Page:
Electrophysiology remains an important tool in the evaluation of patients presenting with signs and symptoms of motor neuron disease. The electrodiagnostic study should include peripheral nerve conduction studies and needle electromyography to both exclude treatable disease and gather evidence regarding a diagnosis of amyotrophic lateral sclerosis (ALS). The recent changes in the revised El Escorial criteria, recommended by the Awaji-shima consensus group, have increased the diagnostic significance of fasciculation potentials to equal that of fibrillation and positive sharp-wave potentials in the needle electromyography examination of patients suspected of having ALS. In addition, electrophysiologic evidence is now considered equivalent to clinical signs and symptoms in reaching a diagnostic certainty of ALS. These changes, strategies for the design, and implementation of an effective electrodiagnostic evaluation, in addition to electrophysiologic techniques and their relationship to the evaluation of a patient with ALS, are reviewed and discussed.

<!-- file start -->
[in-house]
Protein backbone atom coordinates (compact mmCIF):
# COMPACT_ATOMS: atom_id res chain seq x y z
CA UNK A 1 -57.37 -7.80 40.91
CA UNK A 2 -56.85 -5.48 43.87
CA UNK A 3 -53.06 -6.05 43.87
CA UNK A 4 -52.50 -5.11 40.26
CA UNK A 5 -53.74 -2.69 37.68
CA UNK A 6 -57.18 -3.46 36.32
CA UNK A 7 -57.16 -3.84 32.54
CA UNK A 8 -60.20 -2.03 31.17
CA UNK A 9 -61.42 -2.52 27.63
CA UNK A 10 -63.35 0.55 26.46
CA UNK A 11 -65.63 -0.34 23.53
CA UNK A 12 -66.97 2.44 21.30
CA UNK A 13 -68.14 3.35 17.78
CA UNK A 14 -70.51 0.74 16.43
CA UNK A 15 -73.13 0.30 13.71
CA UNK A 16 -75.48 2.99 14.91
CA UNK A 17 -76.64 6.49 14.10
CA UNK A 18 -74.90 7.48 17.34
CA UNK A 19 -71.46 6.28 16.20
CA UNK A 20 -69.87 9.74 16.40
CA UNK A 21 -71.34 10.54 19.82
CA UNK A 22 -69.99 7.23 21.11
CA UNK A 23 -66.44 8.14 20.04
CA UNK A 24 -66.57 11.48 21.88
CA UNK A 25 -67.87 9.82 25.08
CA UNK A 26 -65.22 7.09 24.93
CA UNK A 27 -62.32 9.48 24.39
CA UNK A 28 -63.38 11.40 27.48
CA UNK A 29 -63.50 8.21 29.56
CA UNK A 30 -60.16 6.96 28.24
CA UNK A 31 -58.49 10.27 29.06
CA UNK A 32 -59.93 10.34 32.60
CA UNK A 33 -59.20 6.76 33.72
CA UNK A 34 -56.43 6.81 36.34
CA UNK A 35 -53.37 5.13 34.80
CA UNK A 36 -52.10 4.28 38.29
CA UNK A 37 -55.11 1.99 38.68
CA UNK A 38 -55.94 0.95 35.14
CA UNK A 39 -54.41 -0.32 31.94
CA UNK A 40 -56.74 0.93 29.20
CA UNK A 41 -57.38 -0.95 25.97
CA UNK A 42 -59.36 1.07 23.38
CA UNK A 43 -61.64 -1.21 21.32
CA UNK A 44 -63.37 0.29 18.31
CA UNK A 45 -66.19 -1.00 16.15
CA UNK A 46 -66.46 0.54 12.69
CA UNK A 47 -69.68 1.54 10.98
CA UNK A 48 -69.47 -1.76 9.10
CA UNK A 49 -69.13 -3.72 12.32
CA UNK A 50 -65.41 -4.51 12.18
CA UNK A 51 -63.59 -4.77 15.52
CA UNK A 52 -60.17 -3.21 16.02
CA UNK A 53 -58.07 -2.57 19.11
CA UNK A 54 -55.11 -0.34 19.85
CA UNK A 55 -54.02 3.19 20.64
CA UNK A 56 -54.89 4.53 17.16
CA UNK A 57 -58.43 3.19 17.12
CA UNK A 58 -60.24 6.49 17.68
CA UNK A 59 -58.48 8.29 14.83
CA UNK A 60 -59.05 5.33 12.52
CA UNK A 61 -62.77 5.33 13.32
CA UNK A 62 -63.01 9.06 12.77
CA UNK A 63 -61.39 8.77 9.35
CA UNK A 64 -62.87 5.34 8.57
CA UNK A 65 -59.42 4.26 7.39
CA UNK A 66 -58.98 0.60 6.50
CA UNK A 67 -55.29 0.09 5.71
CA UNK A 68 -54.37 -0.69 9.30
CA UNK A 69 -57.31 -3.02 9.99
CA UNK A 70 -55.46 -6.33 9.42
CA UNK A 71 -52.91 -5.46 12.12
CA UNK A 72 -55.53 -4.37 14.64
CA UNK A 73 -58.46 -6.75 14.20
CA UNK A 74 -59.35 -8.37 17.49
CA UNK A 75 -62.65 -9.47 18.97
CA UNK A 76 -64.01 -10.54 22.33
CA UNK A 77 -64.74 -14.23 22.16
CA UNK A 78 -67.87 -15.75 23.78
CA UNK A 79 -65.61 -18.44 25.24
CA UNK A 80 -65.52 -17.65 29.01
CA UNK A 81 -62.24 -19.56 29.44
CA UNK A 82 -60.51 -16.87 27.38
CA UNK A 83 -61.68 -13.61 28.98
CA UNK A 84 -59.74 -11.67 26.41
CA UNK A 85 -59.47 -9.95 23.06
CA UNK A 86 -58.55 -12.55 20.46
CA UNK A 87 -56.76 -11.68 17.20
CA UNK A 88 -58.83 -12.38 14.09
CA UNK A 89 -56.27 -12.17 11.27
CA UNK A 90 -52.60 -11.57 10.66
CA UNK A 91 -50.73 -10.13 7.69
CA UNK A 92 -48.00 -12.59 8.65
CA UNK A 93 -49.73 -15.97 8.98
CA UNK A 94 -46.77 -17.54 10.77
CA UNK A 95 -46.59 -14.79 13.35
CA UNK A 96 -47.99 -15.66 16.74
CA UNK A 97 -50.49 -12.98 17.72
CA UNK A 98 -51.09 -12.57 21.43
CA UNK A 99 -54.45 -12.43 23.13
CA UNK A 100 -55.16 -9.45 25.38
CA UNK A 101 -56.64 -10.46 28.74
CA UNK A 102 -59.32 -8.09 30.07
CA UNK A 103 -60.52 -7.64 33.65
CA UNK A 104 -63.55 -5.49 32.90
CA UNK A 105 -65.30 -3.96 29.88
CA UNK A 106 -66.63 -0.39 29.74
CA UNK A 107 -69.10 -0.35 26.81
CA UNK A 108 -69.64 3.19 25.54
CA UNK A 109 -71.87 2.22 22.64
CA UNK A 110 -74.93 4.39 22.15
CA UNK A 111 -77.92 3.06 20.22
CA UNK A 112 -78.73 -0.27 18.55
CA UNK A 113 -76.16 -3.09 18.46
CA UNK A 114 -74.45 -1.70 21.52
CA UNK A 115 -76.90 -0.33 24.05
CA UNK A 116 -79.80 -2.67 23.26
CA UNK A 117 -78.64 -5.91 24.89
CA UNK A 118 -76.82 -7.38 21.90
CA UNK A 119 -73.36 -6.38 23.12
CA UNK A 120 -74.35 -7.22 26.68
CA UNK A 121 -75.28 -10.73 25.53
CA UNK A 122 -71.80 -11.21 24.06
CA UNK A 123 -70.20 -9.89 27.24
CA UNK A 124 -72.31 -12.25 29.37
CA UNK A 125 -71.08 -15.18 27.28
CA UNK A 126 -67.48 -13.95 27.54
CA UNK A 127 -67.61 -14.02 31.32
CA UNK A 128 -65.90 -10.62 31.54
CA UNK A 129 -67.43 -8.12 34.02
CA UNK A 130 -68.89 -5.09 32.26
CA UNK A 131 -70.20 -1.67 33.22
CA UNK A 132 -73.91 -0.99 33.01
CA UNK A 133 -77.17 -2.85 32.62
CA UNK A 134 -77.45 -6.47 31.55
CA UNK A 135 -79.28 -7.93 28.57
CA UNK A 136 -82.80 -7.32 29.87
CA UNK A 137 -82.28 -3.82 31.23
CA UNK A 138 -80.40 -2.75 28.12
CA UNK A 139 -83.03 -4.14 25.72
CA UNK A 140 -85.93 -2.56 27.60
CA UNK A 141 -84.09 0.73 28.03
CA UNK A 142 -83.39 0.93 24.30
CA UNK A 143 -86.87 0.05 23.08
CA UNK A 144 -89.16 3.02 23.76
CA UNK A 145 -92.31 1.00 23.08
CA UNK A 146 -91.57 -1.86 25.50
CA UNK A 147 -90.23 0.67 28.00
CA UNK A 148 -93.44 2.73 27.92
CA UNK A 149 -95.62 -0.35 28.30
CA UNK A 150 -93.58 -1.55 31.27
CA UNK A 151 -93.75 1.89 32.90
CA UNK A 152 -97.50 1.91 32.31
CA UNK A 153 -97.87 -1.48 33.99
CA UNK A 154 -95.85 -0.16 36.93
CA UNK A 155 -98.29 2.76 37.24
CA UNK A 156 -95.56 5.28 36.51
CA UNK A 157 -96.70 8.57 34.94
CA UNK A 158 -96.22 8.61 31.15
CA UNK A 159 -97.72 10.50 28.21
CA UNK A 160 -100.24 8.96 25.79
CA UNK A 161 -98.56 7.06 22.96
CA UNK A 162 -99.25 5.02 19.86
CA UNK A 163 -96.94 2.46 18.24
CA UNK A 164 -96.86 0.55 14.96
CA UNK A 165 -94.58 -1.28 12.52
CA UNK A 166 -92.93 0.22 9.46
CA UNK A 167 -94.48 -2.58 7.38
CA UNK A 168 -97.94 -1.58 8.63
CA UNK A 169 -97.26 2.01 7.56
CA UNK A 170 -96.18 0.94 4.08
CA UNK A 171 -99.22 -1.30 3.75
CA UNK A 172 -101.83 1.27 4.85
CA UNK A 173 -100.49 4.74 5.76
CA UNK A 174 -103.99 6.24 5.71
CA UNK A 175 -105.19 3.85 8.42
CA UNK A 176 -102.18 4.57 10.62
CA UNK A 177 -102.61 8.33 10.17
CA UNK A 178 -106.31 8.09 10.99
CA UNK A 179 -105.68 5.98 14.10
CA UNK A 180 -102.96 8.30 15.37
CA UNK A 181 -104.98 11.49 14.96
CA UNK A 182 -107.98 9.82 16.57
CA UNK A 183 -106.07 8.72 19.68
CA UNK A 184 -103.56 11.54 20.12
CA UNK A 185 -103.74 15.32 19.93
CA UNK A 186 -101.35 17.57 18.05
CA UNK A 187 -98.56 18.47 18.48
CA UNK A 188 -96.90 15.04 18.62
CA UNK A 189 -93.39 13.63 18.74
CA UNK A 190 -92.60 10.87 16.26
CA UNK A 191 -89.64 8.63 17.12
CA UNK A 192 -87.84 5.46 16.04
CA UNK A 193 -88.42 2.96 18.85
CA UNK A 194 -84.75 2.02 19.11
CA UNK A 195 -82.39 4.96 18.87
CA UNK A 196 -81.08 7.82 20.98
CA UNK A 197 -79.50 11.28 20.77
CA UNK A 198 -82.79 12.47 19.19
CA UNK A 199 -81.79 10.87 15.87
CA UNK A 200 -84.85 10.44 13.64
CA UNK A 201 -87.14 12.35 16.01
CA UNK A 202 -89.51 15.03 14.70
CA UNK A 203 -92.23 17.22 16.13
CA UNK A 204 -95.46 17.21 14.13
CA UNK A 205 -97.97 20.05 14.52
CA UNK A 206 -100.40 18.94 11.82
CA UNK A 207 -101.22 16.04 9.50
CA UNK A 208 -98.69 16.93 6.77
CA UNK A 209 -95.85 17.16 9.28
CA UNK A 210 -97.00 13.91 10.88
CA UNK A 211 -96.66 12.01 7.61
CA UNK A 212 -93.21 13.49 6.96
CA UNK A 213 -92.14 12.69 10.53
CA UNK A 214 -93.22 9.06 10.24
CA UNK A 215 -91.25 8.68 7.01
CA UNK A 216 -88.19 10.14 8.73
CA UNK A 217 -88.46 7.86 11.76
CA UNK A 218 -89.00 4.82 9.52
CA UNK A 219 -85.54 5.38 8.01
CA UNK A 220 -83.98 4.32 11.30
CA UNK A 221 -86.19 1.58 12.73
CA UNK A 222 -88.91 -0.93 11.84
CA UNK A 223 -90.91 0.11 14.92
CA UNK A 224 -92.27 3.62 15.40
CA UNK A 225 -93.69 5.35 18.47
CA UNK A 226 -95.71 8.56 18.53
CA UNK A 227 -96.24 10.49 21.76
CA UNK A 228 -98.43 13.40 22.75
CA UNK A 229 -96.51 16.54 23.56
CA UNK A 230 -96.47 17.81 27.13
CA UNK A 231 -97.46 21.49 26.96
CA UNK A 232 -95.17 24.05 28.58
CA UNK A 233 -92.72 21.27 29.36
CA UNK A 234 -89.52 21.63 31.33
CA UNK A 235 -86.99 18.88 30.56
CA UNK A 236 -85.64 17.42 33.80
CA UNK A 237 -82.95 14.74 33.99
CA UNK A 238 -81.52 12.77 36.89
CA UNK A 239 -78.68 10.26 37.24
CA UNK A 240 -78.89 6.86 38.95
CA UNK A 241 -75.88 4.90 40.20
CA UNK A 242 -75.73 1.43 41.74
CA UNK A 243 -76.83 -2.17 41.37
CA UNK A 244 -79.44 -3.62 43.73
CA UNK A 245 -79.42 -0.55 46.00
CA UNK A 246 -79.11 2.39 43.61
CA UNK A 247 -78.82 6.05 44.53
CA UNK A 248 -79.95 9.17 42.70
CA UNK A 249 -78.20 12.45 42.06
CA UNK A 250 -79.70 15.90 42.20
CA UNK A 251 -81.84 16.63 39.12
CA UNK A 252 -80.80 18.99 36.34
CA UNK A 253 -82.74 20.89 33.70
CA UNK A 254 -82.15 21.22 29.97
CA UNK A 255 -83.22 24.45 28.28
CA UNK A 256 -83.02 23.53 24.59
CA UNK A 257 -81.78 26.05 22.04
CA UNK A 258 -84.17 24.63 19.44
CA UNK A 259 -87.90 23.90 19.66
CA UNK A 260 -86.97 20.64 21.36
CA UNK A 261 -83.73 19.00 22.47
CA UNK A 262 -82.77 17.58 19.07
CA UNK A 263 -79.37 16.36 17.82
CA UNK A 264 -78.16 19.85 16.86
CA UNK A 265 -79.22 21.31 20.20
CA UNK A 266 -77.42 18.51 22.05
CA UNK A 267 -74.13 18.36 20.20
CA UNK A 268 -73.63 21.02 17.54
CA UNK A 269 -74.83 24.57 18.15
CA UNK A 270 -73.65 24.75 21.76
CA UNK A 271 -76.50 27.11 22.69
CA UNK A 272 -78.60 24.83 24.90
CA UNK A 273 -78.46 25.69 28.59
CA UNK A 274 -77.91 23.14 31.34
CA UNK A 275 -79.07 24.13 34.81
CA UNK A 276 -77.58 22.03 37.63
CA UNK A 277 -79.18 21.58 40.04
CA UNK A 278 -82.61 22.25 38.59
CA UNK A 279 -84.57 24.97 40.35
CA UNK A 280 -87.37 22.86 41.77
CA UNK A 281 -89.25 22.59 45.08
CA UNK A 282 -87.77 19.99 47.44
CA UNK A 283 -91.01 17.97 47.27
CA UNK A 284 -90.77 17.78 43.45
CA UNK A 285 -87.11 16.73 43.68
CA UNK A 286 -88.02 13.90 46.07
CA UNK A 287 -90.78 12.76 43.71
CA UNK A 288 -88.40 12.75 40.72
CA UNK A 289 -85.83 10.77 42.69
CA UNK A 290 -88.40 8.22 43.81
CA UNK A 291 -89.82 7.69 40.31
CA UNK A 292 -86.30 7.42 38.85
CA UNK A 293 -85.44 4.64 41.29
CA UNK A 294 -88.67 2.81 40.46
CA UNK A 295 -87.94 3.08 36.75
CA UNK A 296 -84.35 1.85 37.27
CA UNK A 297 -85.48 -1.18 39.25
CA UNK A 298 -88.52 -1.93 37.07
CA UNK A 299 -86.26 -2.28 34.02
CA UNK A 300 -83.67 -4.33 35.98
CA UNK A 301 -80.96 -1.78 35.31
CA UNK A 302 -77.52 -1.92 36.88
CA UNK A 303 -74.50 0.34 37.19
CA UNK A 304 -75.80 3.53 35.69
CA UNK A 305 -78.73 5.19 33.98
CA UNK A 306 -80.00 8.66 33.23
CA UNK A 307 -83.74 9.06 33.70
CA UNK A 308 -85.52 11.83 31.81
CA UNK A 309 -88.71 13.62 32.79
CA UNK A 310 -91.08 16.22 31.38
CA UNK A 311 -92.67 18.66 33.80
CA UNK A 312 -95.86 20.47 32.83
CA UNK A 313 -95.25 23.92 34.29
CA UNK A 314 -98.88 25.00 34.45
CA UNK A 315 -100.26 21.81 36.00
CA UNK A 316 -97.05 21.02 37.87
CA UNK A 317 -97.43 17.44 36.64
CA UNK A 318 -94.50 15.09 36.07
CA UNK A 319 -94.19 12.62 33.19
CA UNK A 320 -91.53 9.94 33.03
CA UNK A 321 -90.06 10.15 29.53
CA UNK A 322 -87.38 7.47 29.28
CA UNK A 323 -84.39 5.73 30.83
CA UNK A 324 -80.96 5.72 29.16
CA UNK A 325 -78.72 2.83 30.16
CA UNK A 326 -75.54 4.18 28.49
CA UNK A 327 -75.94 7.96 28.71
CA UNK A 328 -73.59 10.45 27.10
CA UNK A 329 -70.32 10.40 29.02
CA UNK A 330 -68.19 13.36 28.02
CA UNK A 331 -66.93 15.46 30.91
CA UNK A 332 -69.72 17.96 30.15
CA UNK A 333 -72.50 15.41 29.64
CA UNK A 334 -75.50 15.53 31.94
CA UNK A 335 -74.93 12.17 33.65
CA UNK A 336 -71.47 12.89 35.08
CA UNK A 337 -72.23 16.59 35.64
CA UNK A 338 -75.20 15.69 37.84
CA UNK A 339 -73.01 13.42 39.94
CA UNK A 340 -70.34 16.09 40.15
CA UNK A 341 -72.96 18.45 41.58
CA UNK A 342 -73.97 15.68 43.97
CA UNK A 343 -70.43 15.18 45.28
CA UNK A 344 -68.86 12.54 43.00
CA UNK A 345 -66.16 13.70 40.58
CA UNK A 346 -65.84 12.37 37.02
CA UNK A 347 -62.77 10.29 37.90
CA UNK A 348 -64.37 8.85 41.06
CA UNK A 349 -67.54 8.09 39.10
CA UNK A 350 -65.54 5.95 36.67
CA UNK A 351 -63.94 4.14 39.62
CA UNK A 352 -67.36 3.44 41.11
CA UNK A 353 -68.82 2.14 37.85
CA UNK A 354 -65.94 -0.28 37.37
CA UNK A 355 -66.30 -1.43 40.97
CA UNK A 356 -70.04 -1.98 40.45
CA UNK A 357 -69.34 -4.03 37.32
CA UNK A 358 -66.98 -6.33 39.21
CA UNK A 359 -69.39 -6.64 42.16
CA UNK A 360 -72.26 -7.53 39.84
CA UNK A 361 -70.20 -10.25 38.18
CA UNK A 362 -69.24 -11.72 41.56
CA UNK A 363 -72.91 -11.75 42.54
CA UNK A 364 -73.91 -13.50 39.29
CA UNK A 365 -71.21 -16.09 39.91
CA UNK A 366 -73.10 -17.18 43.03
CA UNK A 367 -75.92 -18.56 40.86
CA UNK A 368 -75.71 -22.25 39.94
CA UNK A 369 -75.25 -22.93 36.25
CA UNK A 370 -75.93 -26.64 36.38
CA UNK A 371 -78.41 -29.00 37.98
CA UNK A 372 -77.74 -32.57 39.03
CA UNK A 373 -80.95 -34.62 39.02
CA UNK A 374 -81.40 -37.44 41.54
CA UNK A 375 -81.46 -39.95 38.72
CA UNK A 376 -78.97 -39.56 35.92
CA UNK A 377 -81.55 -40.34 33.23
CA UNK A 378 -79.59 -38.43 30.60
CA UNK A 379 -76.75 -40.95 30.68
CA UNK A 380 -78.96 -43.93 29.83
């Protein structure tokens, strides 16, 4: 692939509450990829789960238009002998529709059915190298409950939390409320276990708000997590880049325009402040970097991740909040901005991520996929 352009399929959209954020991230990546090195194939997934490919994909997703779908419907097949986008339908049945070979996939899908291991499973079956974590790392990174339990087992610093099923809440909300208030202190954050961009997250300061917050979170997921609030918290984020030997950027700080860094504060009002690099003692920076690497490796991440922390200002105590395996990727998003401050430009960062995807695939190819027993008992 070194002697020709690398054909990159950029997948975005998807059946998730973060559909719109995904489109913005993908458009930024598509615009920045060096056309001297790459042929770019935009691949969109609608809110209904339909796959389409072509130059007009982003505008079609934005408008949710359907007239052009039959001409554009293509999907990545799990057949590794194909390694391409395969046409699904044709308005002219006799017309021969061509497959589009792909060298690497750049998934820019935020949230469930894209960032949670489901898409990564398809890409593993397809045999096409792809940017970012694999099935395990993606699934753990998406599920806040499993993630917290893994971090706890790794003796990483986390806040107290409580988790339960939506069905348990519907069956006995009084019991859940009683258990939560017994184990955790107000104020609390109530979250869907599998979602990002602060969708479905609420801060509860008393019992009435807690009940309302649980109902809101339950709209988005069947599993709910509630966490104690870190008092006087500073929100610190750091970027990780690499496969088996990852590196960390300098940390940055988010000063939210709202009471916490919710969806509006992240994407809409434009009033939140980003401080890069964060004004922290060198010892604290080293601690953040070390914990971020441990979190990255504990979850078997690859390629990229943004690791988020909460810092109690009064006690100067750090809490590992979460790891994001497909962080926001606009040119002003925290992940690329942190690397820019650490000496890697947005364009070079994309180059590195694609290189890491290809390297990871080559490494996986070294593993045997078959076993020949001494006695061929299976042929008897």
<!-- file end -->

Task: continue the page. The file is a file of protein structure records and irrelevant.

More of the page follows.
ASJC Scopus subject areas
- Clinical Neurology
- Physical Therapy, Sports Therapy and Rehabilitation